This weekend’s Italian Grand Prix will hold special memories for reigning world champion Sebastian Vettel as it was there in 2008 that, aged just 21, he became the youngest winner in F1 history.
It was a feat made more special by accomplishing it from pole position in a Toro Rosso, giving the midfield-running team its first and only F1 victory to date.
It cemented the young German’s reputation and he was snapped up by Red Bull the following year. Vettel went on to give Red Bull its first world title in 2010 en route to becoming triple world champion, and he seems inexorably headed for a fourth after his dominant victory in the Belgian Grand Prix at Spa a fortnight ago, which extended his championship lead to 46 points.
Alonso took over as the German’s closest challenger after Kimi Raikkonen’s Lotus suffered a brake failure in Spa, with the Finn slipping to fourth in the standings behind Mercedes’ Lewis Hamilton.
Alonso’s charge through the field to finish second in Belgium from ninth on the grid was a gritty drive by the former world champion, and the Spaniard will look to carry that momentum into Ferrari’s home race this Sunday in front of a fanatical tifosi crowd.
Last year’s Italian GP was won by Lewis Hamilton, then with McLaren, with Sauber’s Sergio Perez second and Alonso third in the Ferrari.
In 2012 the two top finishers both used one-stop strategies but it’s difficult to predict how Pirelli’s 2013 tyres will play out on the high-speed, low-downforce Monza circuit. The same compounds are being used as in Spa two weeks ago, but Monza’s long straights and fast corners affect the tyres differently and overheating and blistering could be a problem if not controlled.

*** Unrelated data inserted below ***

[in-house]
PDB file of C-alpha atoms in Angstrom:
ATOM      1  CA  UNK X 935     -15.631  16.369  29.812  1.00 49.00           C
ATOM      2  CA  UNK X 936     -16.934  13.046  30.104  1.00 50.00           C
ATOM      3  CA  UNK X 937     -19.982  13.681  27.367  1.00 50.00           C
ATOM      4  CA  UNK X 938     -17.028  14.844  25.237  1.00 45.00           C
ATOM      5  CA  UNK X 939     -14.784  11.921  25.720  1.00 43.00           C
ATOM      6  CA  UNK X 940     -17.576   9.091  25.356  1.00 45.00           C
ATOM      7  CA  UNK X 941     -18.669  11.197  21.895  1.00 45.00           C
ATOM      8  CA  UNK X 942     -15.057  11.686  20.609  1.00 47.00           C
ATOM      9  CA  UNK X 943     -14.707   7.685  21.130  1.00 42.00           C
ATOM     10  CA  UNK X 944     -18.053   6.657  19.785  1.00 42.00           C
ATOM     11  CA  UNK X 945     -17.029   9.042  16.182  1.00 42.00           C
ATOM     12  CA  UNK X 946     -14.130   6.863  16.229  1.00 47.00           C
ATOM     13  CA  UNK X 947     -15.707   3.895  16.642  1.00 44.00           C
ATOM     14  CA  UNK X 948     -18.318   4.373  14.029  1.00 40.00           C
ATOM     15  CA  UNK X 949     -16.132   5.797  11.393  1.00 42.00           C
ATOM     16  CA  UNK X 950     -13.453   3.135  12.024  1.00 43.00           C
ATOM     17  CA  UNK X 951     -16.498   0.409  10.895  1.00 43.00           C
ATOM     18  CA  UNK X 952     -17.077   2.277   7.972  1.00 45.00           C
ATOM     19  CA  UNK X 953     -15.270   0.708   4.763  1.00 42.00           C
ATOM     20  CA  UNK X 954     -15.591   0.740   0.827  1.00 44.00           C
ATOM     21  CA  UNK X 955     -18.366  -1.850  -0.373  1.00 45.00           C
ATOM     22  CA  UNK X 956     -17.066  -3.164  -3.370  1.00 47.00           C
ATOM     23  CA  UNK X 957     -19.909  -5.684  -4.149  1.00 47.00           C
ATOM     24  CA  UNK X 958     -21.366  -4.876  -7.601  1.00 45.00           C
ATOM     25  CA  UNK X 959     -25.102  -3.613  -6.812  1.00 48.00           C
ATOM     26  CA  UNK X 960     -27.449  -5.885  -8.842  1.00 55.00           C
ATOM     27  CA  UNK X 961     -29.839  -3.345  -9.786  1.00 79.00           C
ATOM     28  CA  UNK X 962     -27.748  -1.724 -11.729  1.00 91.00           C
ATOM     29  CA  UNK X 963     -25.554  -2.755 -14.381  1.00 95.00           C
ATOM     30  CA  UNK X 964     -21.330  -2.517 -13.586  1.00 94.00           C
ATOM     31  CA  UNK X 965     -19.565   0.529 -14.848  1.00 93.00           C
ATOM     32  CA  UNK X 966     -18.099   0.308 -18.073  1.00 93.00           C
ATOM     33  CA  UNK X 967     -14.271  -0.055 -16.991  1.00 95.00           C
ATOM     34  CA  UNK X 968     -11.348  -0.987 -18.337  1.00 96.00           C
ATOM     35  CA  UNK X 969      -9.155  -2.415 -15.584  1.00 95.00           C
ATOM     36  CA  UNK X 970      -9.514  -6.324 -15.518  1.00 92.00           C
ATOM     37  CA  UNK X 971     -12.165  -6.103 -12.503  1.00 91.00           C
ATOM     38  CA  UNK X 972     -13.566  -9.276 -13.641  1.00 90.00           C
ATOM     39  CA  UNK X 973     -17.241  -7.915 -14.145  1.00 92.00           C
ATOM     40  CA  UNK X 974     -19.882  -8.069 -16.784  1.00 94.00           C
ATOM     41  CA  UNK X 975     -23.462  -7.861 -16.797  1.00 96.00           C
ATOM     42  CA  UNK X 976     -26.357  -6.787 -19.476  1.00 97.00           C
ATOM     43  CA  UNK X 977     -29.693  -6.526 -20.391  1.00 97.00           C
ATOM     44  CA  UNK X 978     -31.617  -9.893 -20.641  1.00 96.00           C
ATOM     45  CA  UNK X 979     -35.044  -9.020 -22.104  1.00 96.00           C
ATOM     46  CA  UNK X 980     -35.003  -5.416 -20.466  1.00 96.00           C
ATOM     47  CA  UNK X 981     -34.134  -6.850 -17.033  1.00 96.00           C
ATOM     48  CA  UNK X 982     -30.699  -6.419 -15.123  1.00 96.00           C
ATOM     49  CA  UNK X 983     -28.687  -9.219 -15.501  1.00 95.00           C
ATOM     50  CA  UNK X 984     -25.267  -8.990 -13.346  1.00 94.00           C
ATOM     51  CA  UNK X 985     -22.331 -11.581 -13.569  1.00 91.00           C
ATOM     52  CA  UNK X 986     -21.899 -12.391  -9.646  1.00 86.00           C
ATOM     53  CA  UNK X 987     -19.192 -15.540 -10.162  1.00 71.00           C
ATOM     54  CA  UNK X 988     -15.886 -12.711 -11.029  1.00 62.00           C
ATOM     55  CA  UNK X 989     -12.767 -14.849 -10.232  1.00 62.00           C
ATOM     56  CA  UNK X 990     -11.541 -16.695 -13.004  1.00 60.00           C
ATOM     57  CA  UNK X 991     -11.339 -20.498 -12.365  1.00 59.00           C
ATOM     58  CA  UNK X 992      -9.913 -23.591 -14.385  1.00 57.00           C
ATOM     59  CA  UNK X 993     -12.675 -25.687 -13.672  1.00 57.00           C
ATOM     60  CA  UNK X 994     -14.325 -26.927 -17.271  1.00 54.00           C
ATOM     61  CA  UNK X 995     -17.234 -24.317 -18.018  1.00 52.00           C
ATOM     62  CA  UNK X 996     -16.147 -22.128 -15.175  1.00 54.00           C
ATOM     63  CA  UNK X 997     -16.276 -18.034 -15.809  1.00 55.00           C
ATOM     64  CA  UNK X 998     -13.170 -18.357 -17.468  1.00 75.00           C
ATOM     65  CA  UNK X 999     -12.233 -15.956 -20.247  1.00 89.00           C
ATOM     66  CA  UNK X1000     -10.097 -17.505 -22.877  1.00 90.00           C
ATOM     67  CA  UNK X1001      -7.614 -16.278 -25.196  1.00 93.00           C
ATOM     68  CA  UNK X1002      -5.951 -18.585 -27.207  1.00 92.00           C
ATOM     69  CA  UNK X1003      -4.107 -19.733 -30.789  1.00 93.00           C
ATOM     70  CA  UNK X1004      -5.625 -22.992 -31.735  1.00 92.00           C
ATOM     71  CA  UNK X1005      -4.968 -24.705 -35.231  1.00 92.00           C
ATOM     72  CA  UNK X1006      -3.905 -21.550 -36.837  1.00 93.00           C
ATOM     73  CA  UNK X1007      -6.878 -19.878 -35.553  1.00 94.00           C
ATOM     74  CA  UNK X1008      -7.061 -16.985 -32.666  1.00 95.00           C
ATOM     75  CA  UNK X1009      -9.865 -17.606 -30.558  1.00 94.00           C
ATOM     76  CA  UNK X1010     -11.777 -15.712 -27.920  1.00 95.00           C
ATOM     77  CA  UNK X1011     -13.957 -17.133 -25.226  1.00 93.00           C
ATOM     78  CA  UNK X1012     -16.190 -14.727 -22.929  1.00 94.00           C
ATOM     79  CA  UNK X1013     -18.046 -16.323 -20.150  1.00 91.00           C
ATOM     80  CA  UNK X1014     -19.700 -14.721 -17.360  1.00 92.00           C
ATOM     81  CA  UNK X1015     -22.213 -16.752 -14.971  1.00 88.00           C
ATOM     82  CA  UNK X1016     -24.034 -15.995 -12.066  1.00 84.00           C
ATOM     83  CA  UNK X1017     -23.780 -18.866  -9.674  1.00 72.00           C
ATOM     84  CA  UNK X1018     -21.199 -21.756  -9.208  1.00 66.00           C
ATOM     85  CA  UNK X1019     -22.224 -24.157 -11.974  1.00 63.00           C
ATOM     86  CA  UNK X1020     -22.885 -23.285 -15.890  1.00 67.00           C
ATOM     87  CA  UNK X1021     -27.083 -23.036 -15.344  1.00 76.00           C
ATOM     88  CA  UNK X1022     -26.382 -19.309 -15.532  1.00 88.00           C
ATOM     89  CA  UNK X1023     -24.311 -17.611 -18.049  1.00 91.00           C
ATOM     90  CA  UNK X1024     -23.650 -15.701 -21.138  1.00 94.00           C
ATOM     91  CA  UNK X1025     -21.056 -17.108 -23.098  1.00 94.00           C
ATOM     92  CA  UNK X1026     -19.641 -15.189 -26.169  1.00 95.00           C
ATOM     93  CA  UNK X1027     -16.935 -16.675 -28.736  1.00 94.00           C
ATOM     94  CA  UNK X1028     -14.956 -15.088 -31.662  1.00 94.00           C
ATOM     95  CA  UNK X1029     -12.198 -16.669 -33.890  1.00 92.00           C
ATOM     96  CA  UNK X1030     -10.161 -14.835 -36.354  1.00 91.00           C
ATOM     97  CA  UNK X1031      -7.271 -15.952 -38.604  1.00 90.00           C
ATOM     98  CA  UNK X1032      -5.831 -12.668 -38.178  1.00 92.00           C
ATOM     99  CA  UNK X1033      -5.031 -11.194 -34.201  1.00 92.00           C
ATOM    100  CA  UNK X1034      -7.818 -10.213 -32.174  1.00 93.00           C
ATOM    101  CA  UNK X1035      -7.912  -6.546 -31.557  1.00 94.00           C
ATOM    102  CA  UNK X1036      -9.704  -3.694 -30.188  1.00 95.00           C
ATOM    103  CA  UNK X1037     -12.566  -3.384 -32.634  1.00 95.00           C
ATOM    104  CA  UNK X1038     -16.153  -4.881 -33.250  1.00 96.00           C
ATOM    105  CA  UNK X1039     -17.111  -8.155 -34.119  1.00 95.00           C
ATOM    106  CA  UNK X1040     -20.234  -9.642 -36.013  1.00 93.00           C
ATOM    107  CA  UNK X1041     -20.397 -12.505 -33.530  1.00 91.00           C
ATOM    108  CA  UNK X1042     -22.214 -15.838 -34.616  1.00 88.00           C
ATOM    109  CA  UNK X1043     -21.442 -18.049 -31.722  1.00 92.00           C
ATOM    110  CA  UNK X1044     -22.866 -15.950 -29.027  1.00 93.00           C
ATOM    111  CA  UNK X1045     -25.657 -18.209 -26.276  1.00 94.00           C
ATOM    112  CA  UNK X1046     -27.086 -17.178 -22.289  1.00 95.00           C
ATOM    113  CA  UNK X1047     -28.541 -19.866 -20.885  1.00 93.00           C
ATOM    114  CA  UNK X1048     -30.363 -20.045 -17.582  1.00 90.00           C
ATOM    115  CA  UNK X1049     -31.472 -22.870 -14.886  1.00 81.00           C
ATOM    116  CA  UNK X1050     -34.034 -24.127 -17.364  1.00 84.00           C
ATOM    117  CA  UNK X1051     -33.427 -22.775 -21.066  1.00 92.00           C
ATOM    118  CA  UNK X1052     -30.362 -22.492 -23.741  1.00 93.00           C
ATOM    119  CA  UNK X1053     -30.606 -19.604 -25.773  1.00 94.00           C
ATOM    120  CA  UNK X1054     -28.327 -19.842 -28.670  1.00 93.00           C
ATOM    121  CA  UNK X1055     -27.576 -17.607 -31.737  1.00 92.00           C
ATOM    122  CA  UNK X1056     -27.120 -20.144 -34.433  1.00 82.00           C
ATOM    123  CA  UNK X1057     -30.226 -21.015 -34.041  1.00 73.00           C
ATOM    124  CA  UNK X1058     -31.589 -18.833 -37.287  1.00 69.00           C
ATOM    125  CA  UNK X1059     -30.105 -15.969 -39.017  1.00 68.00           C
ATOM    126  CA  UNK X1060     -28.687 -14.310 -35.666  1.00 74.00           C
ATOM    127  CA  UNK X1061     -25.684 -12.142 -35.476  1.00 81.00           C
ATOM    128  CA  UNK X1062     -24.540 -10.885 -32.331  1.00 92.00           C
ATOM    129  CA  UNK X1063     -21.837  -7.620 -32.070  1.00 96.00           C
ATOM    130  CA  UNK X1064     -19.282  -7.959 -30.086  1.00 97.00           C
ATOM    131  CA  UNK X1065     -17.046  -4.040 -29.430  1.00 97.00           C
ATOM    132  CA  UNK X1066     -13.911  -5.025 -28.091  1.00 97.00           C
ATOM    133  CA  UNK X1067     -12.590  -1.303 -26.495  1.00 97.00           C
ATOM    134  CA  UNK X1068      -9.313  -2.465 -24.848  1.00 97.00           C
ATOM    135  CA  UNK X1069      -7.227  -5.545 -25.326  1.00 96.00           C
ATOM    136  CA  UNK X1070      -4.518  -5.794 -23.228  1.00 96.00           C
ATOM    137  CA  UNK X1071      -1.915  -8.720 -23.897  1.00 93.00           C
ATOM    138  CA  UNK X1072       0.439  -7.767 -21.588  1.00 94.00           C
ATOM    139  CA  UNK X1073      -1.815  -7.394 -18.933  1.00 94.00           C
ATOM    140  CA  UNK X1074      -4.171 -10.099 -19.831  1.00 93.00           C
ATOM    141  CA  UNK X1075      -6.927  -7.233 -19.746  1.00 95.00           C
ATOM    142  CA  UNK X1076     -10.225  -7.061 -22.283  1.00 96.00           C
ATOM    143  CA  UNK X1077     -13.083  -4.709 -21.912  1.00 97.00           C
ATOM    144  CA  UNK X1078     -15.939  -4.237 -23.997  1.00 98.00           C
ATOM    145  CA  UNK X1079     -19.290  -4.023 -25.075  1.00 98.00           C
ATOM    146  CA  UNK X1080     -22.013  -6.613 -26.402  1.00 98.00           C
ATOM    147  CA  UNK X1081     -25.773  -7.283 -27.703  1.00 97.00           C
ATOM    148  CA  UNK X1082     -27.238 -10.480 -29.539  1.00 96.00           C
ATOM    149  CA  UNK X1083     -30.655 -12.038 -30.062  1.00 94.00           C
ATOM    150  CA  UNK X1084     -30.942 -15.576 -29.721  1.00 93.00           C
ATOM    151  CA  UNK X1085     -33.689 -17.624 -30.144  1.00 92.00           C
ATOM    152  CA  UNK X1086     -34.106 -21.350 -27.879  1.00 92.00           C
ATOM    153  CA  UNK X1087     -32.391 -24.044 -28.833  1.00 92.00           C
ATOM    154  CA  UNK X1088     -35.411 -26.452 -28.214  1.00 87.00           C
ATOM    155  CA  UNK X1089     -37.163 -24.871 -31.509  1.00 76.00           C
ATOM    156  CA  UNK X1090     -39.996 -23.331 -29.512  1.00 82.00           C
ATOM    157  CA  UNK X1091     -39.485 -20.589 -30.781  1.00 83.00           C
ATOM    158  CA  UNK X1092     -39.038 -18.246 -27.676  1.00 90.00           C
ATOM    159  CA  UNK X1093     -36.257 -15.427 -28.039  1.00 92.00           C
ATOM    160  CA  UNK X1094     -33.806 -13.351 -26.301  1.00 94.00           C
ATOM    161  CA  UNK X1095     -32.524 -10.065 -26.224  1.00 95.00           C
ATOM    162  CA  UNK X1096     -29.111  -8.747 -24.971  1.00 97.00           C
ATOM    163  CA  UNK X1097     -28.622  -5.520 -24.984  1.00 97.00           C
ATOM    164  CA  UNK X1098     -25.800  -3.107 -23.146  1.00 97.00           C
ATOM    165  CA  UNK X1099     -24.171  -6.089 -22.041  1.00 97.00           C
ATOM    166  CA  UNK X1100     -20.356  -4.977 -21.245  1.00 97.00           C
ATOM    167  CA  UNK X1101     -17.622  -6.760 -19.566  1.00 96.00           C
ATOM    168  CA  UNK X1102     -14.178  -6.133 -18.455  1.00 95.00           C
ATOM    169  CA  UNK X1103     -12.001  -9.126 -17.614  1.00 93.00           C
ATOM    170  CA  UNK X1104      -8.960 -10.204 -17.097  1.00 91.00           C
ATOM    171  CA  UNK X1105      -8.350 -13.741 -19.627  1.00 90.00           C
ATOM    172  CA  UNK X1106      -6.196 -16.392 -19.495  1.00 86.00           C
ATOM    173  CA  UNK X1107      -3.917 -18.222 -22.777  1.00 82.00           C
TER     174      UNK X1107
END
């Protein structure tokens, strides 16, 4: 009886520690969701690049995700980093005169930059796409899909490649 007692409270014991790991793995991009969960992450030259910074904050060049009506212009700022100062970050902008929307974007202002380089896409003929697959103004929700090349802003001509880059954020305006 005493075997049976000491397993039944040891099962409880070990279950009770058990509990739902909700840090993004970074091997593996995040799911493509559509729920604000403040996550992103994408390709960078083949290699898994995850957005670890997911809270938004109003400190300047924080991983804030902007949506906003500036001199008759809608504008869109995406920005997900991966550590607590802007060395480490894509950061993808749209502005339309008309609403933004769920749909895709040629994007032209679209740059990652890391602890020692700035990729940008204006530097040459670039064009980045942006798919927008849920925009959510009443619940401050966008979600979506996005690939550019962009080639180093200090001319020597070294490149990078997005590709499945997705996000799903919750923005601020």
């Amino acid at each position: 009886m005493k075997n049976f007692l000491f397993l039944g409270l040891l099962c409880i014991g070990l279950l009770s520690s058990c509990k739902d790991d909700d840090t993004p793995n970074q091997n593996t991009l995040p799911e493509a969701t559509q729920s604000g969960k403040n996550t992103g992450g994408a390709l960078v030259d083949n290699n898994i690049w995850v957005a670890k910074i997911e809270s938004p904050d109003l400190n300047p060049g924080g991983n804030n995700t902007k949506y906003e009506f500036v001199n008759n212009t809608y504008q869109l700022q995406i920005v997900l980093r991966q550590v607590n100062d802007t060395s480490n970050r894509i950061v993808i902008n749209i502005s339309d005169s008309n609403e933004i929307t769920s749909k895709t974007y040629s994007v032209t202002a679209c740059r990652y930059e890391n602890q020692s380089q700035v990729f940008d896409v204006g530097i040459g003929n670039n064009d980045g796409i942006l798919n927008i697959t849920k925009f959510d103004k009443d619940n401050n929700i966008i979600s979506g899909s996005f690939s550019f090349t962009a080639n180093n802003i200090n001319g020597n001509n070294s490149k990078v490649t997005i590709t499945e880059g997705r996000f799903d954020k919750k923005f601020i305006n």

A good qualifying slot is important as eight of the last ten Italian GPs have been won from pole position. Three quarters of the lap at Monza is spent on full throttle but there are also some heavy braking areas, particularly into the first chicane where the cars slow from 340km/h to 80km/h in just 150 metres.
In driver-swap news, F1’s worst-kept secret was confirmed on Monday with Red Bull’s announcement that Australian Daniel Ricciardo will replace compatriot Mark Webber at the team next year. Team principal Christian Horner said the 24-year-old Toro Rosso driver, who will partner Vettel under a multi-year agreement, was “going to be a big star of the future”.
Ricciardo, who was Red Bull reserve in 2010, is 14th in the championship after 11 races. The seat became available after 37-year-old Webber announced in June that he would be leaving Formula One to race for Porsche in their Le Mans sportscar programme next year. -Star Motoring